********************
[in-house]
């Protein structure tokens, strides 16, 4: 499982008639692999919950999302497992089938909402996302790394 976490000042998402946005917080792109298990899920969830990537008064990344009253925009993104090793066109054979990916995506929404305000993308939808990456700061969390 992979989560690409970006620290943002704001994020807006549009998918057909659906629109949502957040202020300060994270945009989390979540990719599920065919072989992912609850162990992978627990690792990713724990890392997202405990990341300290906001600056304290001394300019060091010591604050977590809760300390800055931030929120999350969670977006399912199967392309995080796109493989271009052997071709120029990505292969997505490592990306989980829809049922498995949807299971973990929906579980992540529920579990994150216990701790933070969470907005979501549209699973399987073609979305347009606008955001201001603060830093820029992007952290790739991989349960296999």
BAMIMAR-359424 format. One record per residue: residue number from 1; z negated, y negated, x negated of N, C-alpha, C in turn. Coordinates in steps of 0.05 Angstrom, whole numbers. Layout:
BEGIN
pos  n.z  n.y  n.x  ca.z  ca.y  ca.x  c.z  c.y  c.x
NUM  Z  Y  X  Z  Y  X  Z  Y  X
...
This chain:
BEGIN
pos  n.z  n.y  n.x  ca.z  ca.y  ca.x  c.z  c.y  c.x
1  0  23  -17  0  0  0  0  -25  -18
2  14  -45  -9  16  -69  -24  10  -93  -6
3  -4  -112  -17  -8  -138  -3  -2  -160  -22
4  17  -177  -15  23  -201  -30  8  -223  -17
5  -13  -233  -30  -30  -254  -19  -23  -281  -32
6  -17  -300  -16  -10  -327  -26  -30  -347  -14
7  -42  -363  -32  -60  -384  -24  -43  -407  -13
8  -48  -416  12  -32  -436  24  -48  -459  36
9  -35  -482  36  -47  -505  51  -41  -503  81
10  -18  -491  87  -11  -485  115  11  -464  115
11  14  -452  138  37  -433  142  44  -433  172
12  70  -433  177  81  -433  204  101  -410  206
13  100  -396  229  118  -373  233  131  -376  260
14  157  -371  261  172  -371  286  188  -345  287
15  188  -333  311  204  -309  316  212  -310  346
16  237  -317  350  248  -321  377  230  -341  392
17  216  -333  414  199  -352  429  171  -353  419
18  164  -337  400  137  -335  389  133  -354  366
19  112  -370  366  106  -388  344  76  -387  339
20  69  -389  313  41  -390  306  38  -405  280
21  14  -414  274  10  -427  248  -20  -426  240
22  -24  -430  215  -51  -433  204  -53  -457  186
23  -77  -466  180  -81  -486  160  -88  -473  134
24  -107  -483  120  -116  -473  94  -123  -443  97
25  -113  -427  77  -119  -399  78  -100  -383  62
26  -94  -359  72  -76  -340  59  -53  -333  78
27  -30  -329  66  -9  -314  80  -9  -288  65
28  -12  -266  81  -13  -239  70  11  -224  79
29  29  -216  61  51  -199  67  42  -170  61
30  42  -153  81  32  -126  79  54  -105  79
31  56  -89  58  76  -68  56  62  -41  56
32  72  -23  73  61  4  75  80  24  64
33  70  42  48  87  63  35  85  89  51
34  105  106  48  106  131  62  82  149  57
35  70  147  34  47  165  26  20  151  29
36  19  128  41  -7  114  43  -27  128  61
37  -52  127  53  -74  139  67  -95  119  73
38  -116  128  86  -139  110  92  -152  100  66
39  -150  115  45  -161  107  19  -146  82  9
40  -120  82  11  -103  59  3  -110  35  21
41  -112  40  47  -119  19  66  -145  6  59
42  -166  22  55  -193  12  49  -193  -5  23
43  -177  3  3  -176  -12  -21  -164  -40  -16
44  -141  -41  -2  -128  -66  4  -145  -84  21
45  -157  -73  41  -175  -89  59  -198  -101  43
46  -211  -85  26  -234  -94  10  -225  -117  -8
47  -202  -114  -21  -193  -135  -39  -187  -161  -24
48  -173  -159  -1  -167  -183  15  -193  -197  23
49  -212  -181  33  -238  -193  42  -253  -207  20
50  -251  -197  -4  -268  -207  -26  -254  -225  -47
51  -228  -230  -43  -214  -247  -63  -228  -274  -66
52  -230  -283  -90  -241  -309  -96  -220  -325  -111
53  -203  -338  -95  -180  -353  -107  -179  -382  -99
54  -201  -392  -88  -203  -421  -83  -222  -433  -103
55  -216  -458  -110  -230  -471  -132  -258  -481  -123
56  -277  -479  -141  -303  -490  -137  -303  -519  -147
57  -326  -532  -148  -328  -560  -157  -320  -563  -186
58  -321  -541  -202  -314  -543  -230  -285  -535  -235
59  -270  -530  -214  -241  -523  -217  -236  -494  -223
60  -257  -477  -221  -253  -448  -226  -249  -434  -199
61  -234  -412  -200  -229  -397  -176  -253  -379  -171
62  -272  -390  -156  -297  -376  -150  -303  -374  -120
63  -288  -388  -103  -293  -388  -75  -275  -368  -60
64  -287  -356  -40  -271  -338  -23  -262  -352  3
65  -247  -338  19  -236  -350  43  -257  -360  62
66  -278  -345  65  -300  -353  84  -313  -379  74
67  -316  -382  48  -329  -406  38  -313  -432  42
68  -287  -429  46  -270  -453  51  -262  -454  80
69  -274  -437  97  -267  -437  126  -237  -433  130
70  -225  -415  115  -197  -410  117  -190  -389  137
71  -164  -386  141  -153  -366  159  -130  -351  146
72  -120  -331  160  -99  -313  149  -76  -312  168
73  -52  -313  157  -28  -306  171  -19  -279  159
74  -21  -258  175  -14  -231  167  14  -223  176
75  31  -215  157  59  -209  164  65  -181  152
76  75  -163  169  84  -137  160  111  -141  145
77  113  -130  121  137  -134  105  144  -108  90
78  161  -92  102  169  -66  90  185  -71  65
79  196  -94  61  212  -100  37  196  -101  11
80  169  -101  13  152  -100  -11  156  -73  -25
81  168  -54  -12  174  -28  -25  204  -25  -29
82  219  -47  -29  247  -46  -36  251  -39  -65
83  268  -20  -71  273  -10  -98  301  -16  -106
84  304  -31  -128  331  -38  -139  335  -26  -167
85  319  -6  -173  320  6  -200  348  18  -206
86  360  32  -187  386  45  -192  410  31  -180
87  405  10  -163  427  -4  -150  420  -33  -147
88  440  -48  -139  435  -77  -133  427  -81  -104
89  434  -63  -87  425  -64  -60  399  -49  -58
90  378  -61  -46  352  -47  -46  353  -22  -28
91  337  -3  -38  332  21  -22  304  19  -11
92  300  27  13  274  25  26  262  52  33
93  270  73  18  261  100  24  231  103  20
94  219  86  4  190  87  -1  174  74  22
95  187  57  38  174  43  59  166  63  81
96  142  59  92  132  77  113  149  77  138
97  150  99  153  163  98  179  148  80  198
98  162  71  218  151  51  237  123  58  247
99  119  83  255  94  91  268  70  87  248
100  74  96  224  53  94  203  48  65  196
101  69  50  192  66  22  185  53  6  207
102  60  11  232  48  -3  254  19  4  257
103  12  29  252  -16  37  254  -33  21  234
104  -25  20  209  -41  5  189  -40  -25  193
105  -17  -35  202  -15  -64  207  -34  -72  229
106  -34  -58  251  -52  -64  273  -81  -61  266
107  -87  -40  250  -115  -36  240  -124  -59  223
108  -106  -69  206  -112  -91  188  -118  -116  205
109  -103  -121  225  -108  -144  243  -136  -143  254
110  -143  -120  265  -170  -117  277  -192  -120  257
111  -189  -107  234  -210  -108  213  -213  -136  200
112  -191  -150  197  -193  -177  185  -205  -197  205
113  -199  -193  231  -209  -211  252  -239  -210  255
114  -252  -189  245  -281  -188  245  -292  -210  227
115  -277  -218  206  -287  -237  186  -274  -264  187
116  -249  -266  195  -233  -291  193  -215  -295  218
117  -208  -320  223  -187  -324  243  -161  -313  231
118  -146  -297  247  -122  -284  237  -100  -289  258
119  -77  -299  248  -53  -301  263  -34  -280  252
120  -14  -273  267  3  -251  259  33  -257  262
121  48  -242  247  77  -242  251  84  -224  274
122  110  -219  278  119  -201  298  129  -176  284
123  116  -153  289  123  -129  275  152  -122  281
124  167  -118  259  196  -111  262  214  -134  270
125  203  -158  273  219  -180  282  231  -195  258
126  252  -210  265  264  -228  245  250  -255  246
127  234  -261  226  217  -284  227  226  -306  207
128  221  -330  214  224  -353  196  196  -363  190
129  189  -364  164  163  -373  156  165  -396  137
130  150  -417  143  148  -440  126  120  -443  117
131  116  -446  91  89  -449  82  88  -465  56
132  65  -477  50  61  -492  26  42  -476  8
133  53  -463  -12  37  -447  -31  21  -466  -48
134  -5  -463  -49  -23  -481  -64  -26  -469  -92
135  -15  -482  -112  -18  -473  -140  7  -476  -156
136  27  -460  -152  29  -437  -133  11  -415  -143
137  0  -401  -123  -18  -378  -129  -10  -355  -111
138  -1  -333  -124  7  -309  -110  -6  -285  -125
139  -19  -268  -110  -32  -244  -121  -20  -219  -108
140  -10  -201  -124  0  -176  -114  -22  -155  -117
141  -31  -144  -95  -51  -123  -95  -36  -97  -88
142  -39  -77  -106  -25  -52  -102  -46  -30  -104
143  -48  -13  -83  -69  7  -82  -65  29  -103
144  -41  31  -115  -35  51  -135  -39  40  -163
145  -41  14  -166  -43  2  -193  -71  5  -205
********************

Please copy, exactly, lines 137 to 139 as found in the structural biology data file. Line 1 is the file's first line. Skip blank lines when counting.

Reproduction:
127  234  -261  226  217  -284  227  226  -306  207
128  221  -330  214  224  -353  196  196  -363  190
129  189  -364  164  163  -373  156  165  -396  137